Larry Hurtado’s Destroyer of the Gods– Part Eight

hurtado

BEN: In your second chapter you say at one juncture (p. 73) that Jesus is treated in ways that liken him to God. Wouldn’t be better just to say, as Bauckham does, that in ways we don’t full grasp Jesus was considered part of God’s very identity, meaning of course that God was complex, involving more than one personal entity. This latter view seems to me to do better justice to the fact that: 1) while the term theos in the NT almost always means the one Christians call God the Father, nevertheless, even in our earliest source, Paul; 2) Jesus is called God in Rom. 9.5, as Metzger long ago showed, and in a text like Phil. 2.5-11 as well (not to mention in five other places in the NT— see Silva’s book). In other words, even in the earliest part of the NT era, there was beginning to be a reformulation of the meaning of the word theos among even some Jewish Jesus followers. Jesus is not merely likened to God he has begun to be included in what we call the Godhead. How do you respond? I must add as an addendum, that I find the tap dance done by Jimmy Dunn on this very matter unconvincing when it comes to Paul’s beliefs and expressions.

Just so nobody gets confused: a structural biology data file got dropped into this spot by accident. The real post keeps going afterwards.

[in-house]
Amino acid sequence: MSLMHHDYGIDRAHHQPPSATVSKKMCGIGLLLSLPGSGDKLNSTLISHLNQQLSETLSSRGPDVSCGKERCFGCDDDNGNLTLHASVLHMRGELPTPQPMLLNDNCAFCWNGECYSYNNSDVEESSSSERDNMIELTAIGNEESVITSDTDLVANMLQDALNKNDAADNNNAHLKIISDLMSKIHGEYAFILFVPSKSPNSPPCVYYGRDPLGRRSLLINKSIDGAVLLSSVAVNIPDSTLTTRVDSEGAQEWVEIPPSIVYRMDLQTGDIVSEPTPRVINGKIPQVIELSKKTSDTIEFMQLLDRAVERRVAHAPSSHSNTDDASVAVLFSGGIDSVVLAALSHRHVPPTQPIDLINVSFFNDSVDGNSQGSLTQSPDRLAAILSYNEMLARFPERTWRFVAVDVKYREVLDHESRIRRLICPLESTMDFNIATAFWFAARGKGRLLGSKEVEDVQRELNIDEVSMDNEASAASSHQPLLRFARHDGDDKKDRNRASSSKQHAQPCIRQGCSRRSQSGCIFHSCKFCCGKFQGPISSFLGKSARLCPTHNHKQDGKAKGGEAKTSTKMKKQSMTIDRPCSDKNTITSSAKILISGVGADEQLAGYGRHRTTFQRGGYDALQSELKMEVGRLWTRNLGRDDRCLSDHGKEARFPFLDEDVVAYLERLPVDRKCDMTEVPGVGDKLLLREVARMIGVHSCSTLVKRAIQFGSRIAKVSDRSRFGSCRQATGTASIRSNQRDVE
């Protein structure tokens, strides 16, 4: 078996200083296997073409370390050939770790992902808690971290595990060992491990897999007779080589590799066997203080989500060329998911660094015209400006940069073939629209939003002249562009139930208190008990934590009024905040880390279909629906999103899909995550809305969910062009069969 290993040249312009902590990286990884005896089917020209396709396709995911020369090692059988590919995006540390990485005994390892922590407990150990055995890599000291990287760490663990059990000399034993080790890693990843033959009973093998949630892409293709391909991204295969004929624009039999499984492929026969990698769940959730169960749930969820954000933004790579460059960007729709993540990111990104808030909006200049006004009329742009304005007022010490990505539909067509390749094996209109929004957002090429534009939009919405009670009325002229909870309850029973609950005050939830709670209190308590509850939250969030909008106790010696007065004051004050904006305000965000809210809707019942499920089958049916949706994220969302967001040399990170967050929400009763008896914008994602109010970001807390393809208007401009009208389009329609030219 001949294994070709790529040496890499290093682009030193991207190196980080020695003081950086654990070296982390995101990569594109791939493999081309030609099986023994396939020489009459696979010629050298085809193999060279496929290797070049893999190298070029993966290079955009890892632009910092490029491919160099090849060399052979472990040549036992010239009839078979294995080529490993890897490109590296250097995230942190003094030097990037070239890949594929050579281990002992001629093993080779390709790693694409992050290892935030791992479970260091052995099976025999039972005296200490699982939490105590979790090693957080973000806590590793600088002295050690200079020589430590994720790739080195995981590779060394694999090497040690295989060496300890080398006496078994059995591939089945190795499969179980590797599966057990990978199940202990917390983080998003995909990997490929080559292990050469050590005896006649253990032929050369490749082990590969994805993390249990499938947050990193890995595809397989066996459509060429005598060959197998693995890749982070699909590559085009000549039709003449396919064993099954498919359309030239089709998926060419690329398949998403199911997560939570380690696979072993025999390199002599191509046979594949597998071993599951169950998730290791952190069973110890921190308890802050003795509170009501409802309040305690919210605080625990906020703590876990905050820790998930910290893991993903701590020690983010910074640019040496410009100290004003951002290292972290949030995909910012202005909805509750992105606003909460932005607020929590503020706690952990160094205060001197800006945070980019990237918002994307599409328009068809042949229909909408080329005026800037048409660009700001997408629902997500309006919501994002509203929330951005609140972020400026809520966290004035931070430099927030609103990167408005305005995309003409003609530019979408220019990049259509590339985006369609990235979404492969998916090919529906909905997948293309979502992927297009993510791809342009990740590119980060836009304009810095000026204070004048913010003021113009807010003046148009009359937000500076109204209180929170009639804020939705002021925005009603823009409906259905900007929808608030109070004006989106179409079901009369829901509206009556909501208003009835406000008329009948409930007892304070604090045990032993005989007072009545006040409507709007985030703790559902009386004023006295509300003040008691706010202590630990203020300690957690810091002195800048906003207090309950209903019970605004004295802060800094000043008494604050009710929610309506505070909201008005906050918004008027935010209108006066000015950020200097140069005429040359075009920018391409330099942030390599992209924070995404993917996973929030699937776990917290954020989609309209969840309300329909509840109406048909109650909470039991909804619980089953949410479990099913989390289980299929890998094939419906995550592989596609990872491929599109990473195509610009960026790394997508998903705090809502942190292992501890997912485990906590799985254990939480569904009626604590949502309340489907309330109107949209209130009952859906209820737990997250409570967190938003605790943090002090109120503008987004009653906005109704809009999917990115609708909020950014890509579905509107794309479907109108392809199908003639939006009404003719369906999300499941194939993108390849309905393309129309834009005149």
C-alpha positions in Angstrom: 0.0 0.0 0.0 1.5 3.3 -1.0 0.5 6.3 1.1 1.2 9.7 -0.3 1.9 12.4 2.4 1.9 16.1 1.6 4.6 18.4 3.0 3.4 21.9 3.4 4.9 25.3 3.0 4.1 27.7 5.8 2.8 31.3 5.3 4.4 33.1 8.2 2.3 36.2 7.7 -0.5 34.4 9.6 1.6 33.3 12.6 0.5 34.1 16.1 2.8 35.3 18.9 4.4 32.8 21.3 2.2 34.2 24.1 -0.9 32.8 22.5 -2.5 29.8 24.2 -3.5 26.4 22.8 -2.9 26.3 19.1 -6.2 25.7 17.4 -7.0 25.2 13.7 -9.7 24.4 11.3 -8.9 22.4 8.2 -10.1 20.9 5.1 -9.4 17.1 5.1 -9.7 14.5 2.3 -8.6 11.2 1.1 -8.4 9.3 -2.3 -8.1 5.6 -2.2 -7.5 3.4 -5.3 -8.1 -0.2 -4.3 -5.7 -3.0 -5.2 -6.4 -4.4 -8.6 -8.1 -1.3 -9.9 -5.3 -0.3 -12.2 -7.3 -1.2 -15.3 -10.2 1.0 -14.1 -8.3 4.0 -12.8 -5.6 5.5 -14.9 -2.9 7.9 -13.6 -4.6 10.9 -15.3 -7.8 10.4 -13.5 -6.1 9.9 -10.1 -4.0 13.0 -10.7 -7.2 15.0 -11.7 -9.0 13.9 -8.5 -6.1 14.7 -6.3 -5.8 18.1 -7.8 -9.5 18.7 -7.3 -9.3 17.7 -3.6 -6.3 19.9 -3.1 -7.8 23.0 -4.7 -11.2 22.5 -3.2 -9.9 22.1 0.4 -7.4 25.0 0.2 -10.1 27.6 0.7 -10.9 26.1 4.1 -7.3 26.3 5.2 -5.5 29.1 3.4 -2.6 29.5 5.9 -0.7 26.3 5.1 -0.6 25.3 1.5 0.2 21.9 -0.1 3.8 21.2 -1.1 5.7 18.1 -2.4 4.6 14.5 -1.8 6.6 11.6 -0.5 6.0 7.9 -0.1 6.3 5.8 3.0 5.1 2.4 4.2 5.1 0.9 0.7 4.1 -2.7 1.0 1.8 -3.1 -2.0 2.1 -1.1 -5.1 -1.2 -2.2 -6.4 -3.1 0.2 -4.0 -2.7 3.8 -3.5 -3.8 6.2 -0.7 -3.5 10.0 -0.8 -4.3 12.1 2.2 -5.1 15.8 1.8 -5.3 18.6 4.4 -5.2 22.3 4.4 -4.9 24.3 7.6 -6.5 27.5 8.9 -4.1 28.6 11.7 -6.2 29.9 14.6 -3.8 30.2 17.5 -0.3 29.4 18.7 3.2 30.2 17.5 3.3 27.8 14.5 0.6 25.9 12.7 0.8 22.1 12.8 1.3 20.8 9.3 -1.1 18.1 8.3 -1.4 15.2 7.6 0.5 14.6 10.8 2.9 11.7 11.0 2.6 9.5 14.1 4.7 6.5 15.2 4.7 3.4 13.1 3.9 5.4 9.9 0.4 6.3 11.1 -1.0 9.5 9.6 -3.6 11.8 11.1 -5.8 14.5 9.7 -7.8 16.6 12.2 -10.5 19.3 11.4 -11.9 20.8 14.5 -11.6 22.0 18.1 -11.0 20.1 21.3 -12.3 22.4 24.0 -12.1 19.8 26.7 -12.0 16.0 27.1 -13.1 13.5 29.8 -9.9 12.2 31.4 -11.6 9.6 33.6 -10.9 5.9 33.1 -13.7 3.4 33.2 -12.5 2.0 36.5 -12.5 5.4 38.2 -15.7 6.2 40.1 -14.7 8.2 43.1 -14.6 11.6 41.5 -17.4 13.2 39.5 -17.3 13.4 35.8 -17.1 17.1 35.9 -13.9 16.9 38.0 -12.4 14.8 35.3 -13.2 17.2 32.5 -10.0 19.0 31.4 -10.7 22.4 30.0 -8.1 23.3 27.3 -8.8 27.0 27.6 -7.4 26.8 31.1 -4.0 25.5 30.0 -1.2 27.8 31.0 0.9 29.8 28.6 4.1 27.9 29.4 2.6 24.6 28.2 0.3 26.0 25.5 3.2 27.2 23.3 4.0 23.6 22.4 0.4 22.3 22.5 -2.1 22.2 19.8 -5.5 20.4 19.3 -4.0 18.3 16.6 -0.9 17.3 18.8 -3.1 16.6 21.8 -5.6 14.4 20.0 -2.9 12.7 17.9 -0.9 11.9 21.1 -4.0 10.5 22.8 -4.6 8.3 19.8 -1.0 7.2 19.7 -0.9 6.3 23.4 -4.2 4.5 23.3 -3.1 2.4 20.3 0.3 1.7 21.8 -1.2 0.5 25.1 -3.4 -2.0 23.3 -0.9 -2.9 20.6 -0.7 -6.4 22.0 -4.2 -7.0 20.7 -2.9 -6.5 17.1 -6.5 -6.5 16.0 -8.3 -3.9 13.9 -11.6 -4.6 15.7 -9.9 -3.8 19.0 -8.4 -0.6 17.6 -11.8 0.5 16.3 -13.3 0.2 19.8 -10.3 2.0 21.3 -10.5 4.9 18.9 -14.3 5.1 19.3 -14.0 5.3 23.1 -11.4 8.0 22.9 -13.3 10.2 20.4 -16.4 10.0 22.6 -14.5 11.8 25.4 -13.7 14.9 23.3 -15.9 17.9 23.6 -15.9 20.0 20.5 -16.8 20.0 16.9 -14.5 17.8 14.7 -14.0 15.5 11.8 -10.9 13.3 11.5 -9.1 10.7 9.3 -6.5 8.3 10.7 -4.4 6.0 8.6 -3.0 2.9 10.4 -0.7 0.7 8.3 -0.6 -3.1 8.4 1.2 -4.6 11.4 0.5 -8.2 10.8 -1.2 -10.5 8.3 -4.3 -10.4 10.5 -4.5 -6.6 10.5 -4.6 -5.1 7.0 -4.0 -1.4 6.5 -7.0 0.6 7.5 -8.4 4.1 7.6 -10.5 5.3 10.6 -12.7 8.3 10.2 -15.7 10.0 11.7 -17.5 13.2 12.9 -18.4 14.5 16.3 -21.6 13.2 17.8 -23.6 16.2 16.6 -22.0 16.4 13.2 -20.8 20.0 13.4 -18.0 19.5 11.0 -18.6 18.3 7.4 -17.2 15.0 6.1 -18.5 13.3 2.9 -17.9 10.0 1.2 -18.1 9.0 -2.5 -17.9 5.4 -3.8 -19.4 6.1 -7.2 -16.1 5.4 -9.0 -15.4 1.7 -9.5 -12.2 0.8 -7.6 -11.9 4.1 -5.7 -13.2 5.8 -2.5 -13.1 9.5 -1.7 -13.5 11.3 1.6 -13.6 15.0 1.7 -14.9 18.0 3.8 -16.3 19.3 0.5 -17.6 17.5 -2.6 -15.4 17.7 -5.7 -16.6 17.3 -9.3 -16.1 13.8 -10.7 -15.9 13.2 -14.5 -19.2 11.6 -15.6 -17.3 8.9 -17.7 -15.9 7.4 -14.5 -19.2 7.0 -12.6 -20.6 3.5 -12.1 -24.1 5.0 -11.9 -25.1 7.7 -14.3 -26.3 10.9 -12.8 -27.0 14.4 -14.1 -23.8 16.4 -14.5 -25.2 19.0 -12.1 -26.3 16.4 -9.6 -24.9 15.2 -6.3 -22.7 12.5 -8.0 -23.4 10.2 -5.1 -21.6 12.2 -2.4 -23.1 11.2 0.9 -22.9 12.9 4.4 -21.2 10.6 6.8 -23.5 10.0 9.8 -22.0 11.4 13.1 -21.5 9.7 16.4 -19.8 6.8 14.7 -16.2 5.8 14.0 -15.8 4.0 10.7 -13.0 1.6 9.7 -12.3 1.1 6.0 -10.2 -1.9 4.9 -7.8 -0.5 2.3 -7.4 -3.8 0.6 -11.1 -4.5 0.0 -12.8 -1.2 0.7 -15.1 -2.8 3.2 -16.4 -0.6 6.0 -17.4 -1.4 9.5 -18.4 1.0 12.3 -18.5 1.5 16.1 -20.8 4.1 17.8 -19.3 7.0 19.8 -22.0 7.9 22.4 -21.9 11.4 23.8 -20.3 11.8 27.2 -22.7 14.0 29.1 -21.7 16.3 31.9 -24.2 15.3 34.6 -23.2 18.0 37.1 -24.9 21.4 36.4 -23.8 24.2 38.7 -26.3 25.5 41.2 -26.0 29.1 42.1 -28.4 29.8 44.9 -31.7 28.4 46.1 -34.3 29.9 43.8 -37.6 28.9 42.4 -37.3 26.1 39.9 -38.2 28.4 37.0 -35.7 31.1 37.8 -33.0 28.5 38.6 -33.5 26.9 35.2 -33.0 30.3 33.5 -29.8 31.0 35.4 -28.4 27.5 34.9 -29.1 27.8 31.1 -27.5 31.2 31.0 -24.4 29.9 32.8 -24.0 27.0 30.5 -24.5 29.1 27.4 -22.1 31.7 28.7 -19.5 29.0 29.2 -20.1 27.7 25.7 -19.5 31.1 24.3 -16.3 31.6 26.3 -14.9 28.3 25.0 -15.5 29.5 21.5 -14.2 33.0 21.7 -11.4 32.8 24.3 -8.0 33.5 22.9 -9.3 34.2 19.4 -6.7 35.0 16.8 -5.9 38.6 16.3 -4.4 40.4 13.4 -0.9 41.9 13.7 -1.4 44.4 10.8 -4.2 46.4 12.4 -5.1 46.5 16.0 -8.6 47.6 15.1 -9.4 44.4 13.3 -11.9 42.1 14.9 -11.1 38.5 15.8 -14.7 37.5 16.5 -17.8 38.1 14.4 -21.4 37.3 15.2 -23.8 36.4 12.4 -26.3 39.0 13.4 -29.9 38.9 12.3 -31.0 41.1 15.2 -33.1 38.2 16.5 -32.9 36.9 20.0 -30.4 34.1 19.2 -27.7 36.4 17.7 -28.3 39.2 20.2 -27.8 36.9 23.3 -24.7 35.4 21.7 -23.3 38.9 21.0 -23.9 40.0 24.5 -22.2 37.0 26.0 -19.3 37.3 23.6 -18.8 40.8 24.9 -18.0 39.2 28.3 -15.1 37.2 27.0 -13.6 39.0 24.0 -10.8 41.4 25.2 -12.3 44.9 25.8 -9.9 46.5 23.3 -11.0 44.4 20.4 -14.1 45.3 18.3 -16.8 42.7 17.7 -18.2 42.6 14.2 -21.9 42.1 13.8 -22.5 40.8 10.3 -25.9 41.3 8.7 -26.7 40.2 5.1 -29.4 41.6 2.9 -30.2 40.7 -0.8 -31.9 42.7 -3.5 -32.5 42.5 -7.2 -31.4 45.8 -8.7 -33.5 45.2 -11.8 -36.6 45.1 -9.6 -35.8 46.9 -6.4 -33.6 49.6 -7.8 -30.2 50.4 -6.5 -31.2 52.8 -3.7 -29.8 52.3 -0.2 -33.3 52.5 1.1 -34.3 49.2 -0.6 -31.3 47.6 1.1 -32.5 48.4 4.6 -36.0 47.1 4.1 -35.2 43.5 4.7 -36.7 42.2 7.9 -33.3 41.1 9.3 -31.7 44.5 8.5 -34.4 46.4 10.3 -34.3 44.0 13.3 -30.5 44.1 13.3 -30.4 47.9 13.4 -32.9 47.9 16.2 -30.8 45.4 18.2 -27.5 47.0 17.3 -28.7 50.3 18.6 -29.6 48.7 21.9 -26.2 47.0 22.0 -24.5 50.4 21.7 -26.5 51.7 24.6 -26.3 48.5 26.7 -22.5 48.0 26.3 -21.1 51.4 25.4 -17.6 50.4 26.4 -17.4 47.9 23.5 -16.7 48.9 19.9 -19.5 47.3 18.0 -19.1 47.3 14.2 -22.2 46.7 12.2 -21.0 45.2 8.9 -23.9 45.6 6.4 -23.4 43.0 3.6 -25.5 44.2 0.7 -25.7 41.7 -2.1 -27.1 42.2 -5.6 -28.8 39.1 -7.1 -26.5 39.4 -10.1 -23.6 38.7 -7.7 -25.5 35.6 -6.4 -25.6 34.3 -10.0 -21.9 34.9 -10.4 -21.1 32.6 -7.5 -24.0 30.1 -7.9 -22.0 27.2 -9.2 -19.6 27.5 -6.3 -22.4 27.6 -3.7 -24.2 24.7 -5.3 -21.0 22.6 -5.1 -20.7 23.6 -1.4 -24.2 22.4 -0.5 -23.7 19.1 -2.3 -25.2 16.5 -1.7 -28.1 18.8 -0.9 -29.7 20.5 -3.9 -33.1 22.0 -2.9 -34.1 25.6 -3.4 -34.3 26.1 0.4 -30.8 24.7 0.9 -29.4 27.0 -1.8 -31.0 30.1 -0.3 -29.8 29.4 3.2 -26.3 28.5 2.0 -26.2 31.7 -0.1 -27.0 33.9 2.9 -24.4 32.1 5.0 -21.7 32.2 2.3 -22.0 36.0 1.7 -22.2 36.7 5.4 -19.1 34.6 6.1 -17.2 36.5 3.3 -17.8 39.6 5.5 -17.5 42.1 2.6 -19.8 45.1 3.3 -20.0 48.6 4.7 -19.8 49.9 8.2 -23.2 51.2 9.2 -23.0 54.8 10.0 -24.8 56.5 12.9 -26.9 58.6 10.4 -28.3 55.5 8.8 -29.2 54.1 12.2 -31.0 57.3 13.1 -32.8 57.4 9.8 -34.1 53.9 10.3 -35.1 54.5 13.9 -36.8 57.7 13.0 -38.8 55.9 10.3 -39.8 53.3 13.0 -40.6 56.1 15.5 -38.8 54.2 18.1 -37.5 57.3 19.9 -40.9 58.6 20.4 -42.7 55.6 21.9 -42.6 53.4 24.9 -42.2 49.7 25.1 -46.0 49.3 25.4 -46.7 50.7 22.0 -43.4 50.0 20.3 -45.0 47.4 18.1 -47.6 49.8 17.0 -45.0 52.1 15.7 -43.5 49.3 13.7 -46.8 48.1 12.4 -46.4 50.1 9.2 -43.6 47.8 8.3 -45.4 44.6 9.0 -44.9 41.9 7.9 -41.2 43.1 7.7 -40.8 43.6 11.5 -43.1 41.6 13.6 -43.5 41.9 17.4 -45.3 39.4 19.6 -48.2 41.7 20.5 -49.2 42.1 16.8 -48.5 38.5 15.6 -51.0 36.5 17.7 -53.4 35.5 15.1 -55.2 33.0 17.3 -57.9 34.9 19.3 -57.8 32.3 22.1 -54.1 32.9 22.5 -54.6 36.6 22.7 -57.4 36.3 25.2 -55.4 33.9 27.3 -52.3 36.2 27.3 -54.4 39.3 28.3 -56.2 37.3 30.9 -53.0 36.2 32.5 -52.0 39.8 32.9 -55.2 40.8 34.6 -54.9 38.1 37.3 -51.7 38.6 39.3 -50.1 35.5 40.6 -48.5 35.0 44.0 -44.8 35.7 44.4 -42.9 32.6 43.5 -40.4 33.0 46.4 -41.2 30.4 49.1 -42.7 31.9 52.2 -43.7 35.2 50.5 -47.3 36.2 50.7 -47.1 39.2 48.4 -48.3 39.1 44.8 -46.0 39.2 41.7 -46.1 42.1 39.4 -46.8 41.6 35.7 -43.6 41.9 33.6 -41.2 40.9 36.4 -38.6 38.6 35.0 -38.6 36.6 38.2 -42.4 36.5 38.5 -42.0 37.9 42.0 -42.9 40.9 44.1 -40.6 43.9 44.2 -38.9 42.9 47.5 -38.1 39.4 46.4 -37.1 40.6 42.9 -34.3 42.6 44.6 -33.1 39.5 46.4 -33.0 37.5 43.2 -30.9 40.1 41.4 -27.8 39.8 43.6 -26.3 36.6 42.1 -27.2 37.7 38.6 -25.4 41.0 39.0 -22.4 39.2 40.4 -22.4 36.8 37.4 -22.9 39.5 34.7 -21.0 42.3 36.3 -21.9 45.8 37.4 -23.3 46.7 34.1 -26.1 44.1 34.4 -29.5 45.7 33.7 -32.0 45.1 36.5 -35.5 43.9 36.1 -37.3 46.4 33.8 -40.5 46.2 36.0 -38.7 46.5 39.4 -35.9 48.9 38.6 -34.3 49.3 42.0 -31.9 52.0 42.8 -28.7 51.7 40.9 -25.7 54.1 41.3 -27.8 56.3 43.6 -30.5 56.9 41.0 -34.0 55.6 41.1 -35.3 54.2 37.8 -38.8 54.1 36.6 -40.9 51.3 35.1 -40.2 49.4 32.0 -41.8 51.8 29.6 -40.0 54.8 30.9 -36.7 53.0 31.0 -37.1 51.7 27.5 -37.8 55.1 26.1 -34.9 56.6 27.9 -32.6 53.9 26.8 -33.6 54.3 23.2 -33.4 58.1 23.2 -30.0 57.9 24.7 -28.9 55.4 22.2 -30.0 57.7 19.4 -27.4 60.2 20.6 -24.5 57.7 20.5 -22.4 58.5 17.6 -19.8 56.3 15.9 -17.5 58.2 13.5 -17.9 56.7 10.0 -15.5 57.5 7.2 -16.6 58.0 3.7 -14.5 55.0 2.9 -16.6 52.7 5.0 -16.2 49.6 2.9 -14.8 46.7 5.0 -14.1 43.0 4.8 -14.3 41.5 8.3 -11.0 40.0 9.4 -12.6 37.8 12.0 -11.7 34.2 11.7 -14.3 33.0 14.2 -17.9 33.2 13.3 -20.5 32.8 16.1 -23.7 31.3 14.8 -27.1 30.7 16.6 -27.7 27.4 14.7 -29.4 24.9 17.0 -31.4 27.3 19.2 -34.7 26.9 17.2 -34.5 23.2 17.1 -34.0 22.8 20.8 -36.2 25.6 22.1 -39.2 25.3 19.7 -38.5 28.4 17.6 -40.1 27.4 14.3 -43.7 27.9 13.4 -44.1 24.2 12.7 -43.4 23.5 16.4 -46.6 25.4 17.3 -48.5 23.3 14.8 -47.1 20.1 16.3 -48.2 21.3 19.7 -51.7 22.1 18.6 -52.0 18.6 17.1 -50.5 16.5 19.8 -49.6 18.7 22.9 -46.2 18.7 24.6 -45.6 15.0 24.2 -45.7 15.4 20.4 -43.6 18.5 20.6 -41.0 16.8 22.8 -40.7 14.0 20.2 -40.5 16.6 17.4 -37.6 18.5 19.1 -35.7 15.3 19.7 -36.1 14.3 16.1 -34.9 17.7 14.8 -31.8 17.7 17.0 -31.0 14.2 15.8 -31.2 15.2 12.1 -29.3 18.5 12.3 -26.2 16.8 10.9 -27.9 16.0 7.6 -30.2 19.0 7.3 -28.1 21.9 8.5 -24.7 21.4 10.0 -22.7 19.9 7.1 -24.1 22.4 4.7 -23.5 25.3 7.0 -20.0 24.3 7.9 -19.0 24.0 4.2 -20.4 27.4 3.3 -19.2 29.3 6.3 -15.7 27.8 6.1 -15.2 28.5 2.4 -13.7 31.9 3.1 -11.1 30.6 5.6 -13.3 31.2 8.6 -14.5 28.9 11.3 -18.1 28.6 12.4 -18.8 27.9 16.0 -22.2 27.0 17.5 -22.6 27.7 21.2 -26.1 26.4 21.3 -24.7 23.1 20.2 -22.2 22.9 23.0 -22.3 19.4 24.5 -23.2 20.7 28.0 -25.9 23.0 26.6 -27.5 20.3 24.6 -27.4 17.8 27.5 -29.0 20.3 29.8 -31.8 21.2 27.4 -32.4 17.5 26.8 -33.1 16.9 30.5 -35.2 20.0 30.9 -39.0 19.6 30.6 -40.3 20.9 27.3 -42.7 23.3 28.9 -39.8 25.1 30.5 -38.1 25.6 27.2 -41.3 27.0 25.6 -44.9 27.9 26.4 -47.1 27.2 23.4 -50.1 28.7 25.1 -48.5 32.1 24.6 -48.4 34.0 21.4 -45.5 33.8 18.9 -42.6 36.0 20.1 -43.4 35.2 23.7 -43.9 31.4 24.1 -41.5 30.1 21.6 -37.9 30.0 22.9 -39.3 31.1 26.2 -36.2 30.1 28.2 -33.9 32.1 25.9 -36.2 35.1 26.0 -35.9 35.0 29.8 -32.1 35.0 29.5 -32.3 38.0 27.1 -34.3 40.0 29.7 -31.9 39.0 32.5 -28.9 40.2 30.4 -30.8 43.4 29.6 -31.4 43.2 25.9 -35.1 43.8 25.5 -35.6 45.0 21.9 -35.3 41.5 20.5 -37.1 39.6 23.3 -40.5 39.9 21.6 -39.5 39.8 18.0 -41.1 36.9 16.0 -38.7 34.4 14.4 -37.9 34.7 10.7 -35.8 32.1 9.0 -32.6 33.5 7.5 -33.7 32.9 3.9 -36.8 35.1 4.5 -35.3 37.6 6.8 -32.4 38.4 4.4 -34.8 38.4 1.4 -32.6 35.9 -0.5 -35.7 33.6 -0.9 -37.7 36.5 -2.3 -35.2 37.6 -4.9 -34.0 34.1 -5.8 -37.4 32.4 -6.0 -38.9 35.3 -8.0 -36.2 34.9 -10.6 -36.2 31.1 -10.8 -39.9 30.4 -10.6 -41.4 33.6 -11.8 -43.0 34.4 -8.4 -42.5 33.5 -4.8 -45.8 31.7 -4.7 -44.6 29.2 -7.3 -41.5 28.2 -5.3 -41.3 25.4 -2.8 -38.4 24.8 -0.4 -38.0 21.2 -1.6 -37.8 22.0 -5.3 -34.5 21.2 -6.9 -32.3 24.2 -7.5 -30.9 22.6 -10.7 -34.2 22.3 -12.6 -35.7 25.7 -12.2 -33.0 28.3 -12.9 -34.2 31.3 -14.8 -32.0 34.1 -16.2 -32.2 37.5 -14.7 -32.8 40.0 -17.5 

LARRY: I understand the desire to explore the relation between first-century Christological claims and subsequent formulations, but I also think that we should be cautious in respecting the differences, and cautious also about reading earlier formulations too much with regard to how they line up with subsequent ones. In my book, God in New Testament Theology (Abingdon, 2010), I discuss how Jesus is programmatically included in early Christian discourse about “God”, and also in the worship directed to “God.” Sure, at least in John 1:1 and 20:28, “theos” is applied to Jesus. But Jesus’ divine status is rather consistently defined with reference to “God” (“the Father” in Pauline and Johannine terms). Later (as I judge it), Christians took up questions about “ontology”, using Greek categories of “being”, and this entailed controversies such as the “Arian crisis” of the fourth century. But I try to confine my discussion of NT discourse to the categories in that discourse, and I don’t think it helpful to impute the later (albeit, perfectly reasonable) terms such as “Godhead,” divine “persons,” divine “substance” etc., into these texts. I’d rest with simply saying that the NT makes Jesus integral to any adequate discourse about “God” and to any adequate worship of “God.” Christian theology must do more than simply echo NT formulations, of course. But that’s a theological task, whereas my work is more concerned with historical analysis.